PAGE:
Although the Red Bulls represent the league’s largest market, the club has faded into relative irrelevance at the Major League Soccer level and local significance. Welcoming Messi isn’t just a big game for the Red Bulls’ playoff ambitions – it’s a potential opportunity to bring new fans into the team, and perhaps start repairing relationships with those who have left. It’s a reminder of what star power alone can achieve in (or near) New York City.
“It’s the responsibility of the local clubs to build their fan base,” said Don Garber, Major League Soccer’s commissioner. ESPN said When asked how teams, such as the Red Bulls, can maximize Messi’s presence. “The league isn’t going to tell them what to do when someone else comes to town.
It wasn’t always like this. Once upon a time, the Red Bull Arena was the place to see the stars line up for the home team.
The New York Red Bulls signed Arsenal legend Thierry Henry from Barcelona in the summer of 2010, after Henry’s participation with France in the World Cup. It was an ambitious signing. Three years after David Beckham’s arrival at the Los Angeles Galaxy, the club has added another truly global star to the league, and they’ve reaped the benefits. In 2011, Henry’s first full season, the Red Bulls finished fifth out of 19 MLS clubs with an attendance of just under 20,000. Their attendance remained around that number until his retirement after the 2014 season.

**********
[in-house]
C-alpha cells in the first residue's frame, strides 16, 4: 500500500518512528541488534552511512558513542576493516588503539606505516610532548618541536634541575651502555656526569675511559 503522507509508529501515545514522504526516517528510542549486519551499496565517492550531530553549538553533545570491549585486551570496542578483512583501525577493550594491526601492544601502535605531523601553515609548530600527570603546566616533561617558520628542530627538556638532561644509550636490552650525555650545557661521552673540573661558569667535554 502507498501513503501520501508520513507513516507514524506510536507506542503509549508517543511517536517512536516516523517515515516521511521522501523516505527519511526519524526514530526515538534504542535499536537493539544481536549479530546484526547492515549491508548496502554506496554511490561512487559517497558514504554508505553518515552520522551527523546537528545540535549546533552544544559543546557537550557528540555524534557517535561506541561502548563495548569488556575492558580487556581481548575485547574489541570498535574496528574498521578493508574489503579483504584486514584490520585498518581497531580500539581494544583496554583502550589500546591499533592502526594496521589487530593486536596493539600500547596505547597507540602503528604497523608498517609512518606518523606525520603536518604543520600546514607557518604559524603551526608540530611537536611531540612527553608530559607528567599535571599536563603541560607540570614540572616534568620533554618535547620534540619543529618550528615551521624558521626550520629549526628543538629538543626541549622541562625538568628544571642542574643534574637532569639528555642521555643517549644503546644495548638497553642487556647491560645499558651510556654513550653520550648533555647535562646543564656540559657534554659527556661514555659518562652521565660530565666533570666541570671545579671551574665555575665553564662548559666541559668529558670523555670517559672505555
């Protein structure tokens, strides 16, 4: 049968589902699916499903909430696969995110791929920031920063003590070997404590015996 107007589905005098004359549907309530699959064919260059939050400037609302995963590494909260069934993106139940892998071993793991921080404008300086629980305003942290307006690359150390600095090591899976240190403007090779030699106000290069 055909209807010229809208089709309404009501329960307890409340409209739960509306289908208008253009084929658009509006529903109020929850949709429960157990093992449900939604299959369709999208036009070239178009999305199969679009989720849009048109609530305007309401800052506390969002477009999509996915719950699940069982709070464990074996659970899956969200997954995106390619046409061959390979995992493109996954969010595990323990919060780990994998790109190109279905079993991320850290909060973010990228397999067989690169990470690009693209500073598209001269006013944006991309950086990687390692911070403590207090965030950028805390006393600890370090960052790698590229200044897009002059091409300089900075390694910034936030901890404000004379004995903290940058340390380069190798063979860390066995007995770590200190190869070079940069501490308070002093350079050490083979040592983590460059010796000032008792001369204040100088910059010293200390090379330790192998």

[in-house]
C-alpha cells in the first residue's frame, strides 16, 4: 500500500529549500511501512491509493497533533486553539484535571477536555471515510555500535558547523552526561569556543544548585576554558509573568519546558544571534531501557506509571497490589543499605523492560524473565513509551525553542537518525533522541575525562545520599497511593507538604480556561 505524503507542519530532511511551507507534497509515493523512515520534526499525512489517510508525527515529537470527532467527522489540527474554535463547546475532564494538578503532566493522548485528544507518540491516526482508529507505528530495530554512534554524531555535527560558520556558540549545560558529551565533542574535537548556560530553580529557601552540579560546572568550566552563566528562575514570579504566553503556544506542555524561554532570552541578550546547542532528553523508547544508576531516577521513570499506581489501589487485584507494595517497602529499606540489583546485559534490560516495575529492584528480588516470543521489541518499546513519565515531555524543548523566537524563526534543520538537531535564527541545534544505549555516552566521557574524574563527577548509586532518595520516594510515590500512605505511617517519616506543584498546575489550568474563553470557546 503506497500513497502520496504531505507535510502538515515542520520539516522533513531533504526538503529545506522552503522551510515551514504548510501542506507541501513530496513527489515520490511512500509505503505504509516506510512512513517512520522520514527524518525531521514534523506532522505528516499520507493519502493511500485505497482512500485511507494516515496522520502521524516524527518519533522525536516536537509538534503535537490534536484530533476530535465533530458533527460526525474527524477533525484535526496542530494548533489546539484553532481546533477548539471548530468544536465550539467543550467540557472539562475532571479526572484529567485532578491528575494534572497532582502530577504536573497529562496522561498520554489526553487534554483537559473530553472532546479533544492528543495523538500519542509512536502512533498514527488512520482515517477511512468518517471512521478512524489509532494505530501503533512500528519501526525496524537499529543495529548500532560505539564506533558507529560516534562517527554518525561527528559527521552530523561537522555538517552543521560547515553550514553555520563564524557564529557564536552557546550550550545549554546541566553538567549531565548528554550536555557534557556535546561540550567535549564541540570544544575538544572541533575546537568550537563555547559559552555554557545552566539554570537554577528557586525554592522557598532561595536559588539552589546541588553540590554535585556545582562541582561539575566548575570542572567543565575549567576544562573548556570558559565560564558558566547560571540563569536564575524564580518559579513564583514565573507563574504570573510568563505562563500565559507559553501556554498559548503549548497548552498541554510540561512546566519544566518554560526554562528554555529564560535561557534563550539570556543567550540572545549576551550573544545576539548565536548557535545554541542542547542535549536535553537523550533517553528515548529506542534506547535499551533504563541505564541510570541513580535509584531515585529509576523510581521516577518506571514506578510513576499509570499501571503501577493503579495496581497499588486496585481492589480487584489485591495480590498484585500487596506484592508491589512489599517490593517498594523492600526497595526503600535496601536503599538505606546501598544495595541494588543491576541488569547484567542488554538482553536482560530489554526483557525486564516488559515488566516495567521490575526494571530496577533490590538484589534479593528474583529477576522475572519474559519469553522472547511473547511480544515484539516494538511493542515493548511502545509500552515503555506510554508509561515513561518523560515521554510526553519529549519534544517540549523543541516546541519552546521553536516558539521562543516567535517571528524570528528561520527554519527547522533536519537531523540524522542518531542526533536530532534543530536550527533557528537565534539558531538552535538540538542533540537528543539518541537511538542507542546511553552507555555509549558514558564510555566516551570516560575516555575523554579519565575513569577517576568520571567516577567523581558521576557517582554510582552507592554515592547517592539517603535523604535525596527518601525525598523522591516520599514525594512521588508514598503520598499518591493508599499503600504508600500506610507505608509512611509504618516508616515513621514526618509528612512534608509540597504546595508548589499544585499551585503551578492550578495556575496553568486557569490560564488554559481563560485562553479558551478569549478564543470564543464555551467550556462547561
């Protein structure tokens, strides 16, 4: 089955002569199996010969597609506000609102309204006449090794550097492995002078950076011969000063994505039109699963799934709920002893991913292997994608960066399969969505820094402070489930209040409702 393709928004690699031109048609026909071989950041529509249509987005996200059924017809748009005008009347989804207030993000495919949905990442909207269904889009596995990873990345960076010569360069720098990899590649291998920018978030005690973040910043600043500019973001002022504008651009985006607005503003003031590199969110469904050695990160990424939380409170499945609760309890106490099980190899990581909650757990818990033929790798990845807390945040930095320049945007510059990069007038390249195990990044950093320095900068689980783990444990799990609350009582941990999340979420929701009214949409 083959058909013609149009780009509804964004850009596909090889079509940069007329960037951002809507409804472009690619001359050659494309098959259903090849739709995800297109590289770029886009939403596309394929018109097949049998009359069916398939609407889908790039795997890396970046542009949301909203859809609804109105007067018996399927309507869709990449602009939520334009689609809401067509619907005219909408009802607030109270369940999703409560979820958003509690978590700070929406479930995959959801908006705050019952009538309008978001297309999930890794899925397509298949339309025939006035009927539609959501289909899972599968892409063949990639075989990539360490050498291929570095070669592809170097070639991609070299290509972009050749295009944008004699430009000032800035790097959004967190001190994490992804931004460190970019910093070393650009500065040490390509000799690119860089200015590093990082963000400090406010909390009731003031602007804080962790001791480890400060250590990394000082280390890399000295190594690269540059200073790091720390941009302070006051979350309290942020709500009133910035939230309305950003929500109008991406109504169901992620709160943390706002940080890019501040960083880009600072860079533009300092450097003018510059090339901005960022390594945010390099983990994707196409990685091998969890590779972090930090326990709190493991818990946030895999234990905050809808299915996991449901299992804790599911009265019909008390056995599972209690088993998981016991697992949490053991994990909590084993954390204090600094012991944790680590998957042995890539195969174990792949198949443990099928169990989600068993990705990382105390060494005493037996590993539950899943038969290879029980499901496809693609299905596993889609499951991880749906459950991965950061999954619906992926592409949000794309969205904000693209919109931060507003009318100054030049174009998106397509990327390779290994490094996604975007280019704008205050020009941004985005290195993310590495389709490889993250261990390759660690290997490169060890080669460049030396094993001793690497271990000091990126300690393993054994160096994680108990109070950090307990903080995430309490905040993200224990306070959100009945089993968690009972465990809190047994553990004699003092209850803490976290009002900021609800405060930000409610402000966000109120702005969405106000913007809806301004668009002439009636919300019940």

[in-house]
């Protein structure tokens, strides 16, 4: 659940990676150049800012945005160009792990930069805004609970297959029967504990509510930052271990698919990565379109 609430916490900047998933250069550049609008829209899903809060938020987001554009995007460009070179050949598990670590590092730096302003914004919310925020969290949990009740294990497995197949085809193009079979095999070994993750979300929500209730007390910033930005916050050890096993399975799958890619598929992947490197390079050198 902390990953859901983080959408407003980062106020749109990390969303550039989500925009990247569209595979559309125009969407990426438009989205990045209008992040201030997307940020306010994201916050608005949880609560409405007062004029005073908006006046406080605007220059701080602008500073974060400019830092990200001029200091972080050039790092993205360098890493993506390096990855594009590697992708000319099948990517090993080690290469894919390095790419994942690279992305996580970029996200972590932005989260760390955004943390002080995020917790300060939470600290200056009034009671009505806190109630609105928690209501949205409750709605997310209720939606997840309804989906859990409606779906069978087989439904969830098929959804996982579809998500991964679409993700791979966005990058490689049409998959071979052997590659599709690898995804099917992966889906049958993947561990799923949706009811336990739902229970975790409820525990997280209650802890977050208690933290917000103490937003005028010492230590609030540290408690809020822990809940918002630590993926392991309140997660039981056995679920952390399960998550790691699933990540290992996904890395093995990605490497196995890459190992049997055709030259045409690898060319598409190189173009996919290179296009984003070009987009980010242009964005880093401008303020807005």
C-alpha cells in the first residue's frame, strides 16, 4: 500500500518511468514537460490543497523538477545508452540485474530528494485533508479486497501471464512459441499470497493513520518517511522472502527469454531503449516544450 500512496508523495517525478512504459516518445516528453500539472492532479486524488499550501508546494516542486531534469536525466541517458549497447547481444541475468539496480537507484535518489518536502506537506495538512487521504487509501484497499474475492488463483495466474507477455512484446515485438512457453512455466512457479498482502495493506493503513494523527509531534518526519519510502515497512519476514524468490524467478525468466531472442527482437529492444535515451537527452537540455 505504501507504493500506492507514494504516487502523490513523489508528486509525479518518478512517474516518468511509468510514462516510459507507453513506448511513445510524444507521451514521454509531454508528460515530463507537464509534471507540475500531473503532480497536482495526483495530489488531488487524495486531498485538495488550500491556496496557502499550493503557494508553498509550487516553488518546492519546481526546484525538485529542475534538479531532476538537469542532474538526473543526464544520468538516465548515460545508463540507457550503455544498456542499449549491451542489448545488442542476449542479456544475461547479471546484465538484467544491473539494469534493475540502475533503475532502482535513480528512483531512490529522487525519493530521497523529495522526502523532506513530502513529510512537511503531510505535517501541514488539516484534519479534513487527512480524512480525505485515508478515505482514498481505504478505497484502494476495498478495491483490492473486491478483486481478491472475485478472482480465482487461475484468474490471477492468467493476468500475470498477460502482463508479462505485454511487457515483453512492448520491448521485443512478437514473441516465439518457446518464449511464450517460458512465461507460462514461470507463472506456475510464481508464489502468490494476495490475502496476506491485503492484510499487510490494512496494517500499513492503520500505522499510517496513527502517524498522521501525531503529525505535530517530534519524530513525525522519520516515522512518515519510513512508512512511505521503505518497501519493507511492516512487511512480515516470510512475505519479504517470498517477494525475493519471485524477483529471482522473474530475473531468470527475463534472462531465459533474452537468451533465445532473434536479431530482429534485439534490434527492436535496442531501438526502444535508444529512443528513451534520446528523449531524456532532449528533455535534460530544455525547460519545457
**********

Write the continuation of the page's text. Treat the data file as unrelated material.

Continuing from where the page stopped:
On the field as well, he was a great success. Henry has led the club to the playoffs every season, including their first ever Supporters’ Shield for 2013. He has scored 52 goals and 42 assists in 135 appearances for RBNY. Along the way, New York added Mexico legend Rafa Marquez (who was far less successful). Former Everton striker and Australian international Tim Cahill also joined with better results.
After the end of the Henry era (and the Marquess and Cahill), New York changed tack to target emerging talent rather than the big names, more in line with the broader global Red Bull ethos such as Red Bull RB Leipzig and Red Bull Salzburg known today. It was also successful for the next half decade. The Red Bulls have won two more shields from fans around home-grown talent and clever additions inside and out. A successful and entertaining group led by Bradley Wright-Phillips, Sasha Kljestan and Dax McCarty. None of them were superstars, but the trio became big names in the league through their performances with the Red Bulls, while young players like Tyler Adams made their professional first steps under coach Jesse Marsh.